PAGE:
Feb 1, 2016 • Michael Chen

Bioinformatics have become an indispensable part of biomedical research. With diverse *omics research topics, the needs of distinct data formats and analysis software emerge. Even life science scientists need more computing and programming skills. This book, Build Bioinformatics Solutions with Perl, R and SQL, tries to fill the gap between bioinformatics theories and practical software development skills.

The intent of this book goes well: web application as an easy-to-use interface, R for core statistics and intelligence, MySQL for data storage, and Perl as the glue for everything. In addition, this book covers software-developing topics like unit test and version control. Moreover, this book doesn’t stop here and introduce other related alternatives when appropriate. The contents are arranged with good judgement so that readers can follow and try to build their own bioinformatics solutions.

Another good attempt of the book is shown by providing relative updated information about these programming languages and their packages/modules/libraries. Thus, encouraging users to adopt newer technologies. In Perl section, Moose, the new Perl object system, and Mojolicious, a new Perl web framework, are introduced. Since fewer new Perl-related books are published in recent years, these new sections are helpful.

However, the topics of this book are too broad and diverse to be well covered in the relatively thin volume. Each topic is only briefly discussed with one to two simple demo code. It seems that the original target audience can hardly build something without other supplemental materials. I think it was difficult for the authors to determine which to be written in one introductory-level book. Therefore, the readers of the book should not stop here but use this book as a guide to other stuffs.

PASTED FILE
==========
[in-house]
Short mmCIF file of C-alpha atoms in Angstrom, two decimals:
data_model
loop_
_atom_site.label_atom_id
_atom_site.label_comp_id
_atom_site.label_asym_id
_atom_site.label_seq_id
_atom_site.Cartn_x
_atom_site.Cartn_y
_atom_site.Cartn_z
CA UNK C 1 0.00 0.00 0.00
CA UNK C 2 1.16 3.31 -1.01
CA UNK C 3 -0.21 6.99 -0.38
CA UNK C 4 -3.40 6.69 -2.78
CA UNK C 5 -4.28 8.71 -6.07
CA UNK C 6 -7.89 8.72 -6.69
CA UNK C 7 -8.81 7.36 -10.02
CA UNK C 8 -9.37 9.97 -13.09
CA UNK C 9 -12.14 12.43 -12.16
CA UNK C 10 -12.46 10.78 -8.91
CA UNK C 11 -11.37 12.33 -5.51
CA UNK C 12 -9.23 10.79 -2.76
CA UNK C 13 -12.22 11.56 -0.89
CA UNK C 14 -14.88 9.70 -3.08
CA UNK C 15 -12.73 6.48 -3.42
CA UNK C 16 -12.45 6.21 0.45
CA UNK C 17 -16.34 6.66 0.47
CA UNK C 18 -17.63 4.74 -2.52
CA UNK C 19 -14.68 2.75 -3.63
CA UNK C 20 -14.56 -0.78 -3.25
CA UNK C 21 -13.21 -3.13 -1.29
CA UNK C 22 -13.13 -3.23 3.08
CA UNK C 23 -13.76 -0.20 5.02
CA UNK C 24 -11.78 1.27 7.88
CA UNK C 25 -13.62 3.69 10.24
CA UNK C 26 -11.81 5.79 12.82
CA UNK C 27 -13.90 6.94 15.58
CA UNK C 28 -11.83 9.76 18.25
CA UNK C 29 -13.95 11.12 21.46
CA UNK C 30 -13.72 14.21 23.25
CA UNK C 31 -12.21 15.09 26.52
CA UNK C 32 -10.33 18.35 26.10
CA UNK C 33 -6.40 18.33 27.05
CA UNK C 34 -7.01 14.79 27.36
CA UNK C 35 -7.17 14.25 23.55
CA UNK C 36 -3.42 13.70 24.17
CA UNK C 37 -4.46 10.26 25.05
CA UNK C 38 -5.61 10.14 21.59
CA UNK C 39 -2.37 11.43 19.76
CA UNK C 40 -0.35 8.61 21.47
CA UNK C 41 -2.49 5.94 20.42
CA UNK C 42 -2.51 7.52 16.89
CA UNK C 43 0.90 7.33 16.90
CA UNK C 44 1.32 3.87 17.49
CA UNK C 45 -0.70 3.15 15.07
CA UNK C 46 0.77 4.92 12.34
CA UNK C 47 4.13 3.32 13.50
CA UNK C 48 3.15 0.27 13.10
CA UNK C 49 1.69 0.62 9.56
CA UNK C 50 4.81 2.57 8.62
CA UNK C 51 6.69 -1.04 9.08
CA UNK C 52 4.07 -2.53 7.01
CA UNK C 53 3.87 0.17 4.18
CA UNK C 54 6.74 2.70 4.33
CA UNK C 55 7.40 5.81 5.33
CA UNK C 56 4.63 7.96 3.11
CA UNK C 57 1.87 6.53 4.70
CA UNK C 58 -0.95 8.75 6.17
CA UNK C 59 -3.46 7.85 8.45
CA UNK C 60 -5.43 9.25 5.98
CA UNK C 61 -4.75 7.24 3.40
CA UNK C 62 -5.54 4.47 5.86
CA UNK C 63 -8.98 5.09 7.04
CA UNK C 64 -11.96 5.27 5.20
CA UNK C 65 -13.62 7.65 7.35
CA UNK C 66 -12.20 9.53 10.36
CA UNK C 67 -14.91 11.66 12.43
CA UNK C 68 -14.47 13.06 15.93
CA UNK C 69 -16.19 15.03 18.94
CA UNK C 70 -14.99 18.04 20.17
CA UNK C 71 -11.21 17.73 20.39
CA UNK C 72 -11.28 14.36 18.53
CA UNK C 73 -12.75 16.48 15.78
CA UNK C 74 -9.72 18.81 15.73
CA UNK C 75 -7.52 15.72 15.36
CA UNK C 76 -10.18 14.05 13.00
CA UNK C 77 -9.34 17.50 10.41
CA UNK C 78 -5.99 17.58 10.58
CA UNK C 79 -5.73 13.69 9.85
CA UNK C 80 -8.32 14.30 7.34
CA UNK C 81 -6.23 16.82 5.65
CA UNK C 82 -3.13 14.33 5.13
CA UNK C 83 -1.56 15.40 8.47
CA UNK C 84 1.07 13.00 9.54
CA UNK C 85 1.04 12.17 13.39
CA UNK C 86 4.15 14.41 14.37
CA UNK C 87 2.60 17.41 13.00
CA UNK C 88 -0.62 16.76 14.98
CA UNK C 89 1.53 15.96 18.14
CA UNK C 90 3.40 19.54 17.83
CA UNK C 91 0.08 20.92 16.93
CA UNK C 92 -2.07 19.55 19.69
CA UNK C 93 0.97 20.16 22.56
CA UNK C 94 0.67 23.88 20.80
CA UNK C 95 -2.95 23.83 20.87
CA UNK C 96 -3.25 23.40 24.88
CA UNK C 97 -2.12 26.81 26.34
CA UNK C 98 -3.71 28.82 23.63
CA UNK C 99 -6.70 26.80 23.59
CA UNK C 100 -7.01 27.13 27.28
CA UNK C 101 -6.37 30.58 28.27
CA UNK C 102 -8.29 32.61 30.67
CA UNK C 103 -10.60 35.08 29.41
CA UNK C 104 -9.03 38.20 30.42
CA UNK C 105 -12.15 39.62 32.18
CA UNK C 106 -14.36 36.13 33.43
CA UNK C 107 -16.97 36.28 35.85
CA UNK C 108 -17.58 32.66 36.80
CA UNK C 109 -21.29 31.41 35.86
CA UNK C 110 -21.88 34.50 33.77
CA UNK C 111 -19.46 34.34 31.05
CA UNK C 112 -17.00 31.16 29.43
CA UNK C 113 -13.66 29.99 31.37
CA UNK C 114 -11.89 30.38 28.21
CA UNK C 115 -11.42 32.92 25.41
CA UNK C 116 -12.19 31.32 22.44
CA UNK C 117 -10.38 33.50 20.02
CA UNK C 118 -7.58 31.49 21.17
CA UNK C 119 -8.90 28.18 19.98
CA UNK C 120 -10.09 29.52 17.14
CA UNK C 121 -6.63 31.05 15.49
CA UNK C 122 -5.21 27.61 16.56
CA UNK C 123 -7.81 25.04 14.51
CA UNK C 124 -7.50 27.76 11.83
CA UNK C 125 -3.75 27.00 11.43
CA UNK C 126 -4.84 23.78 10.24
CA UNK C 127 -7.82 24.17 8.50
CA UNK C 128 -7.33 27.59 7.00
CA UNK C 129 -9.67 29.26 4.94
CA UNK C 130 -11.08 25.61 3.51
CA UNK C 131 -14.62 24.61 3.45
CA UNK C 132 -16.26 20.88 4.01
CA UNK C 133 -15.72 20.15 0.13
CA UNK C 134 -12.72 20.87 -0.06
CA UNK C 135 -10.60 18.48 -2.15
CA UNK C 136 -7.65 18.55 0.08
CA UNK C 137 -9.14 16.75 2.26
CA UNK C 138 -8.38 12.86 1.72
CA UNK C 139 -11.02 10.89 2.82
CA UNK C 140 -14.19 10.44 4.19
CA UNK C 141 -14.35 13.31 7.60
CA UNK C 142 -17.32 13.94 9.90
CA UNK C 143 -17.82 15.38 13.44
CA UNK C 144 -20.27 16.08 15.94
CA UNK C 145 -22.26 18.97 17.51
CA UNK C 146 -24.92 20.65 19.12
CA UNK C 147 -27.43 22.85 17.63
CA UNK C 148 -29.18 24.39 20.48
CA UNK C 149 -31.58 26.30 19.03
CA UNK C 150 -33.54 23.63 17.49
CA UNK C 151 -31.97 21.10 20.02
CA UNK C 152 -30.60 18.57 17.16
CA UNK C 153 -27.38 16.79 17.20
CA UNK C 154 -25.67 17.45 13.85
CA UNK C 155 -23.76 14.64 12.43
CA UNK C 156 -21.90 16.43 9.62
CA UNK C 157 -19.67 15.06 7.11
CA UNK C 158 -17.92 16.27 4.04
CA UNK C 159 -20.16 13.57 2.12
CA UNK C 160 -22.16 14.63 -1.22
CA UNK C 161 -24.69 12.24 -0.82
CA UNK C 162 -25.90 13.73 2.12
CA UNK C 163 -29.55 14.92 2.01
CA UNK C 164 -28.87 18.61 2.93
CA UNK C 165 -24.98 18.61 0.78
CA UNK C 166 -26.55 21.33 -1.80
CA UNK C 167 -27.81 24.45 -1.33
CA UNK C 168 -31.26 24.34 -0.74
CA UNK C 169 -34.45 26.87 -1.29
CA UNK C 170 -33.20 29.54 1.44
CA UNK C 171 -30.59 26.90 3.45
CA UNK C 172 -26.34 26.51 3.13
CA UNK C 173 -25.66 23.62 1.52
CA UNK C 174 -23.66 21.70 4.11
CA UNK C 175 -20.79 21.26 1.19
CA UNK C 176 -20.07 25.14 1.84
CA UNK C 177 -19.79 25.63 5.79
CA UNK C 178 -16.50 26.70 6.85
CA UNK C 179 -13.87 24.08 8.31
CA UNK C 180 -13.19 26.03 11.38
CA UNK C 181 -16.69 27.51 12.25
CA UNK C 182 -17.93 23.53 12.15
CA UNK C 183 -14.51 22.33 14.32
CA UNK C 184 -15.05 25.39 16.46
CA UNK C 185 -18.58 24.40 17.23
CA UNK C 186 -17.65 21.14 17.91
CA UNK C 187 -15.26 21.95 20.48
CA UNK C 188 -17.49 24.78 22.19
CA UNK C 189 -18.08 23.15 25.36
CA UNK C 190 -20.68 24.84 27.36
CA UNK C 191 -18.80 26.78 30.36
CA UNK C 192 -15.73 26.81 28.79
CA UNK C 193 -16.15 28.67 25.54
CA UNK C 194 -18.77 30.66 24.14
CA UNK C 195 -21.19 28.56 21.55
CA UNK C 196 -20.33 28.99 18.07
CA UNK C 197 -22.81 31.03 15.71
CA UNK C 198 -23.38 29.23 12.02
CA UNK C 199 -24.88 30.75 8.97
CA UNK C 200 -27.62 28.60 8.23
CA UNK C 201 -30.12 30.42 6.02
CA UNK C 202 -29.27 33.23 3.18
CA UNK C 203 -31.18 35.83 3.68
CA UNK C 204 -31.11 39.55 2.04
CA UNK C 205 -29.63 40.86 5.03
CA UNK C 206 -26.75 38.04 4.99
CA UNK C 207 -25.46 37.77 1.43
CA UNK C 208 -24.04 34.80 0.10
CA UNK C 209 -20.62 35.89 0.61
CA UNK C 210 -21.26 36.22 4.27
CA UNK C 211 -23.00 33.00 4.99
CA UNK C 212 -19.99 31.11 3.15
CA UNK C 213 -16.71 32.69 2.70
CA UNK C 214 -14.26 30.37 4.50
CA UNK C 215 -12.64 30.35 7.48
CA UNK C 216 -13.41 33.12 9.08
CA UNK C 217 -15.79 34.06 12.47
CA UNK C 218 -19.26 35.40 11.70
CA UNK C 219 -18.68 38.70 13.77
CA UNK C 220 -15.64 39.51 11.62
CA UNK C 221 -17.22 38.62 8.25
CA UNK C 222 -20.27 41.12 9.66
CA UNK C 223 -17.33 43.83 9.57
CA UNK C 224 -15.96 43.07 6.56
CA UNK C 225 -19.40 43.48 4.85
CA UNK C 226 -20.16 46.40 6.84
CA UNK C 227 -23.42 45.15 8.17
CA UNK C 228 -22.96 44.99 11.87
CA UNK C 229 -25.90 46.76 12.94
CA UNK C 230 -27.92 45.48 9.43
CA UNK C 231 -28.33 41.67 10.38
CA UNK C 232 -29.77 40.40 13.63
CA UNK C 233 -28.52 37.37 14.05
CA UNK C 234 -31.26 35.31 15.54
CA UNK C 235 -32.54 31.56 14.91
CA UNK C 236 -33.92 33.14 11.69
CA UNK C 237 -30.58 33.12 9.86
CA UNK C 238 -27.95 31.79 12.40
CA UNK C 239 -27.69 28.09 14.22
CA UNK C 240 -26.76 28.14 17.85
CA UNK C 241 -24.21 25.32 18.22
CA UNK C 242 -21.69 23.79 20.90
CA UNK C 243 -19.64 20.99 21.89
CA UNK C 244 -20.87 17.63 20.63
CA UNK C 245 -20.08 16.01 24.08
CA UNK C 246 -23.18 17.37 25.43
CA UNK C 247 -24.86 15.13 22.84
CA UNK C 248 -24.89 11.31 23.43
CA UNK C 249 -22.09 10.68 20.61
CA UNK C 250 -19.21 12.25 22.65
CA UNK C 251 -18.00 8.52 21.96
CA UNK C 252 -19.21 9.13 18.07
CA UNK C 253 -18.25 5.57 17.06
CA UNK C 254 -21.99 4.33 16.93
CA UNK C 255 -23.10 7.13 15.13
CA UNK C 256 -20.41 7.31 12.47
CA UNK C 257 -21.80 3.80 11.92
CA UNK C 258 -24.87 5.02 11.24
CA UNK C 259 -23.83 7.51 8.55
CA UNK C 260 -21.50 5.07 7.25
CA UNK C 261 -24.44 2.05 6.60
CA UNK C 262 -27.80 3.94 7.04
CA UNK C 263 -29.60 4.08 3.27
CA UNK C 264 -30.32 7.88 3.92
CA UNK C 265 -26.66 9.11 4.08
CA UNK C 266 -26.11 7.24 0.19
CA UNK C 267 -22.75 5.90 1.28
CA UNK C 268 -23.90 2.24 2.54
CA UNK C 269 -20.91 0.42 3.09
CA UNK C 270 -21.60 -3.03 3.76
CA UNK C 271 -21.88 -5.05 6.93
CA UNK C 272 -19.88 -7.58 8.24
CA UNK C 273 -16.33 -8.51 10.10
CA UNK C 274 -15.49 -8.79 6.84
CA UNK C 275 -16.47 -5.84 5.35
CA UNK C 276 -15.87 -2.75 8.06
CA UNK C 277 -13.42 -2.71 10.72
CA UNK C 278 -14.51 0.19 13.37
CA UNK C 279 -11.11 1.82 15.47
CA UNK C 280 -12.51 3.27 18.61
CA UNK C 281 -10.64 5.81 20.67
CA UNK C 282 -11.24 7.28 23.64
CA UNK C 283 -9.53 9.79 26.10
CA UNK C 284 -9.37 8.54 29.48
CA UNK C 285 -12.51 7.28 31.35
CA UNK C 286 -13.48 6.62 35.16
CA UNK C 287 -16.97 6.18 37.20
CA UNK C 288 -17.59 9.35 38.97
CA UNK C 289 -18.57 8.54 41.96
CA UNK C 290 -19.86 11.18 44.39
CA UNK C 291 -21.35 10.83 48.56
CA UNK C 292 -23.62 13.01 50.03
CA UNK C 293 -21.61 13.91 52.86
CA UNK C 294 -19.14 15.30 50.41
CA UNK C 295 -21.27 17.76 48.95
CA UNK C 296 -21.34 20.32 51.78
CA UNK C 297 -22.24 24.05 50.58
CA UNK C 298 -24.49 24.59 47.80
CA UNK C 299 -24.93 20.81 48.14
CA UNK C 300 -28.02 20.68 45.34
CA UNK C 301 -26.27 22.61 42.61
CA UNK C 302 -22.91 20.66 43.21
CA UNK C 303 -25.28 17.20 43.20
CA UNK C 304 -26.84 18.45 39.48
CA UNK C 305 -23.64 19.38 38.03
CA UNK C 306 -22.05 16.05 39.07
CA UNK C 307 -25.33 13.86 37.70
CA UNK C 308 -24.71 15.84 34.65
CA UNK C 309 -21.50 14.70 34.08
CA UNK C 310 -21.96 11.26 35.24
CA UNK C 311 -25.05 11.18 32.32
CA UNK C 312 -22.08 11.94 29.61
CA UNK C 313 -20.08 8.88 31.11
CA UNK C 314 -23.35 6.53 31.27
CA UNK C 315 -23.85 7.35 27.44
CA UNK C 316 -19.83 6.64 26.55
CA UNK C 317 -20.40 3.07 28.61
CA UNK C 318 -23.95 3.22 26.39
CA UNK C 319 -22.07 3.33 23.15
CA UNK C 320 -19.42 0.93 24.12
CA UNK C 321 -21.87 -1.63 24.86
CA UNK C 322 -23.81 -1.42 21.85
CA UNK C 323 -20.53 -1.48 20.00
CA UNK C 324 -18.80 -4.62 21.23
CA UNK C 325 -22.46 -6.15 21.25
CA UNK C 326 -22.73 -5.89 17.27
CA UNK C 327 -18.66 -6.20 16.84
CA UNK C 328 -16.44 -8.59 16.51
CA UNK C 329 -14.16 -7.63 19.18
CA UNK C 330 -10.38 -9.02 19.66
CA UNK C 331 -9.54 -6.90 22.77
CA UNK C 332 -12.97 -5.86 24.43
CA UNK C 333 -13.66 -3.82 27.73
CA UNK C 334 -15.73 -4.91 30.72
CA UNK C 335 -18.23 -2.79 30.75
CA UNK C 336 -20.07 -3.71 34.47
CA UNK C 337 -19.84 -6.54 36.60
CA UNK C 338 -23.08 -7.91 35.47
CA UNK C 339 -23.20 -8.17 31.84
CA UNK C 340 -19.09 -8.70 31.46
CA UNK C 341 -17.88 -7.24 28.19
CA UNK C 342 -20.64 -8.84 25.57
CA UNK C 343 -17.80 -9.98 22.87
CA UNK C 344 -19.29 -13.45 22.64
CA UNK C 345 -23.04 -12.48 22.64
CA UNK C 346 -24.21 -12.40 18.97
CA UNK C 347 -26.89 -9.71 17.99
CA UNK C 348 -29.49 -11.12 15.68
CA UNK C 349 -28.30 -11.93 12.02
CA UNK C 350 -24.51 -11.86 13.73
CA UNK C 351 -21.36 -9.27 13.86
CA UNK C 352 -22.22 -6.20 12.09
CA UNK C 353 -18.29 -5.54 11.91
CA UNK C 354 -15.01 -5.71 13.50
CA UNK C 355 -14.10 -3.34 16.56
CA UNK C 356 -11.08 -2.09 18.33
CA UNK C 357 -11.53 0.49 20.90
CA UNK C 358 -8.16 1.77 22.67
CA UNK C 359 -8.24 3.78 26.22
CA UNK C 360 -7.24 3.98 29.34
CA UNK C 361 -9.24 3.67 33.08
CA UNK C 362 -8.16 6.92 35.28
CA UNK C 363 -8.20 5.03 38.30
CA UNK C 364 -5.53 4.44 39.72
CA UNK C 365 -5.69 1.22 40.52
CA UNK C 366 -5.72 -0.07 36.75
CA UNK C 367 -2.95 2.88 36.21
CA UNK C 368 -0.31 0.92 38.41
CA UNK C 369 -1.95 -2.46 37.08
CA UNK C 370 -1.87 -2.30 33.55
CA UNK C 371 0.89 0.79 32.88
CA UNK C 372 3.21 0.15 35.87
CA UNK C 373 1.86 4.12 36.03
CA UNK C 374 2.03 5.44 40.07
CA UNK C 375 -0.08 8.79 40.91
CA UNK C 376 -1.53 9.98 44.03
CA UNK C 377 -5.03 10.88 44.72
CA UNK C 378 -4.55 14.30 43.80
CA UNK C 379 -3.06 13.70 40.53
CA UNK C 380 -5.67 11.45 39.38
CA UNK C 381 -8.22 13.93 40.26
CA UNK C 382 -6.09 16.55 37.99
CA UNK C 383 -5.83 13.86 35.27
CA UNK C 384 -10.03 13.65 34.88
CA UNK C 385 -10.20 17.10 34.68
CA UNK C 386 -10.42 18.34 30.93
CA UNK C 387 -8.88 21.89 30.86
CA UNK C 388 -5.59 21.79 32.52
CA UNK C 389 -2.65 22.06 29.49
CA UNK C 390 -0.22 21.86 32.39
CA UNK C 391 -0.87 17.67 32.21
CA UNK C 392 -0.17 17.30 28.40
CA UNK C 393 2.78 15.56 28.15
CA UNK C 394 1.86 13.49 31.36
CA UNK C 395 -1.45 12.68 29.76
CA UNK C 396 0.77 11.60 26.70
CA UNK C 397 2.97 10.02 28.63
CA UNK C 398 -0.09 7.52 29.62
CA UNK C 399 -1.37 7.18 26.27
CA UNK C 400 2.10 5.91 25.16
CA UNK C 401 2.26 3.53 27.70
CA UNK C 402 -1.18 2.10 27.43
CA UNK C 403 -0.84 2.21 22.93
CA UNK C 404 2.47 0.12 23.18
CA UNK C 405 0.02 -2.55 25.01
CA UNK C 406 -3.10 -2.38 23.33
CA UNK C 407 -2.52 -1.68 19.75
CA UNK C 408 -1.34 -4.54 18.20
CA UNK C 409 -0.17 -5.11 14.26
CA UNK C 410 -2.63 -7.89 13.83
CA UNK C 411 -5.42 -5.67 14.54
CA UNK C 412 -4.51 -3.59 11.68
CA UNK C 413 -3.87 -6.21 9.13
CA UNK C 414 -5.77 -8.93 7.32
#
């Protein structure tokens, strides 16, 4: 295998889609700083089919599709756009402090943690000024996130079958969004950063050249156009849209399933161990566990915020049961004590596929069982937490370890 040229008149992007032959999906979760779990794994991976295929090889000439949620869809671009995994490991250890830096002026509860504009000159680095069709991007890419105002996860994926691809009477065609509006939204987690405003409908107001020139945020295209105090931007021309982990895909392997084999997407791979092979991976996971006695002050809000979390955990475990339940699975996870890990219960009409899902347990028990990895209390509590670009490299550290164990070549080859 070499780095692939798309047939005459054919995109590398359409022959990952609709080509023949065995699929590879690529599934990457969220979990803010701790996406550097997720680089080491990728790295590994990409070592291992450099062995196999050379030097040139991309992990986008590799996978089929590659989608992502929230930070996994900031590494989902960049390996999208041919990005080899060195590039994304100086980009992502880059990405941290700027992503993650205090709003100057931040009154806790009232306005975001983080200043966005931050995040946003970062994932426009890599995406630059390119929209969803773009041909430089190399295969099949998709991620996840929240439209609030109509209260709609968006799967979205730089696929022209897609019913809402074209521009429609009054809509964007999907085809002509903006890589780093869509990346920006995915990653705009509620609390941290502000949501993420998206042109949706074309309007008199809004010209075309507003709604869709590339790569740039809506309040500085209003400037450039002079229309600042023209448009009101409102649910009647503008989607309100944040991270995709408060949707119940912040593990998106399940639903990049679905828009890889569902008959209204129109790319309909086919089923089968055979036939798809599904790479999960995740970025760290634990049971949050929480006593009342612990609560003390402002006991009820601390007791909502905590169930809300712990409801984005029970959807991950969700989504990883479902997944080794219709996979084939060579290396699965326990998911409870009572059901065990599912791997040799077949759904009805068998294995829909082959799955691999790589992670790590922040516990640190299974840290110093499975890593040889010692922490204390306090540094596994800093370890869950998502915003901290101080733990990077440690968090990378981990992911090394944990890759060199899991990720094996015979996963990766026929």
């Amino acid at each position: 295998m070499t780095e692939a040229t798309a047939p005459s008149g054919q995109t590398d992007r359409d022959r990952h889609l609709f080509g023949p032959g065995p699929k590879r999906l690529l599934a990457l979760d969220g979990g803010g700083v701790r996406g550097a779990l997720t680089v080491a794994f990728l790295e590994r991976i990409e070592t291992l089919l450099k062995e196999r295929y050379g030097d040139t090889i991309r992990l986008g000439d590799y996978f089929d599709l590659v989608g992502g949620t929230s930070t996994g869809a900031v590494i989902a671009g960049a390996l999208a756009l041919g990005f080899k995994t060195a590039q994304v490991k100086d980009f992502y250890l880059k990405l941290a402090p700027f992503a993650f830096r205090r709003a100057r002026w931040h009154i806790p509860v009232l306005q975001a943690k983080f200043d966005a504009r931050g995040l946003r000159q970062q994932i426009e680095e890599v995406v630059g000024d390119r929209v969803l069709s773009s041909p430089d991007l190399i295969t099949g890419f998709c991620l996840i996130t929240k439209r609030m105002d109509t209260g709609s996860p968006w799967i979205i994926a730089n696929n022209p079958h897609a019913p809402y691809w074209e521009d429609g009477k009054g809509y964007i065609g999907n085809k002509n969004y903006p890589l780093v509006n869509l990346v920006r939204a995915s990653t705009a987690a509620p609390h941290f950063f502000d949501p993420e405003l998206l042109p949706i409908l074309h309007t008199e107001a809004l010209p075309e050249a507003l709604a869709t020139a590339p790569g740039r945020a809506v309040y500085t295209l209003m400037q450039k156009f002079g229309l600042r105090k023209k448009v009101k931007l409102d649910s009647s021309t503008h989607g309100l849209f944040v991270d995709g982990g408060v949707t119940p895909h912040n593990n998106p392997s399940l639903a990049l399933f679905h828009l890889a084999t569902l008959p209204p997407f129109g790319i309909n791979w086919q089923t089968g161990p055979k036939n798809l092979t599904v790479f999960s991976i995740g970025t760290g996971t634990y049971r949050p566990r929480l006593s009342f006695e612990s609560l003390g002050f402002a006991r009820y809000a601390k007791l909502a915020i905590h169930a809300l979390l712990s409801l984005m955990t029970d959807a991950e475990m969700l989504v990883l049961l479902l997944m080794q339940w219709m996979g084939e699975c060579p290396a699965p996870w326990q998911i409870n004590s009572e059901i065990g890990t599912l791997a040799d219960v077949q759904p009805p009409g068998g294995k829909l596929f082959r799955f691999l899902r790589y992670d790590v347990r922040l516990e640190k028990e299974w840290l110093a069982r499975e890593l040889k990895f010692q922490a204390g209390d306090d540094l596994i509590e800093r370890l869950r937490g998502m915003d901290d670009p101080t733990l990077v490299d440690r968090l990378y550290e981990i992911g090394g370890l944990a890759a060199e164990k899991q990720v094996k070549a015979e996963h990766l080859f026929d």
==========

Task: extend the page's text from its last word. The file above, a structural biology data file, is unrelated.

Another important issue relates to the choice of Perl as the main programming language instead of Python or Java or other ones. Although Perl was once No.1 of interpreted language, some features of Perl make it suboptimal for software development. The original object system of Perl provides barely minimal usage, leading to messy object implementations. Even with the advent of Moose, the object system lacks natively intuitive interface of that of Python or Java. Flexible syntax of Perl contributes to the difficulty maintaining code. Research teams have to know the quirks and pitfalls of Perl and avoid them to keep good software. New libraries and services leave Perl interface but include Python or Java ones. Perl is fast as write-once scripts and one-liners; however, not equally good for development.

This book provides some nice tutorials, serving a good starter for its readers. However, it is doubtful that whether the original goal can be achieved solely with this single volume. Curious readers should further access online manuals and tutorials as supplemental materials.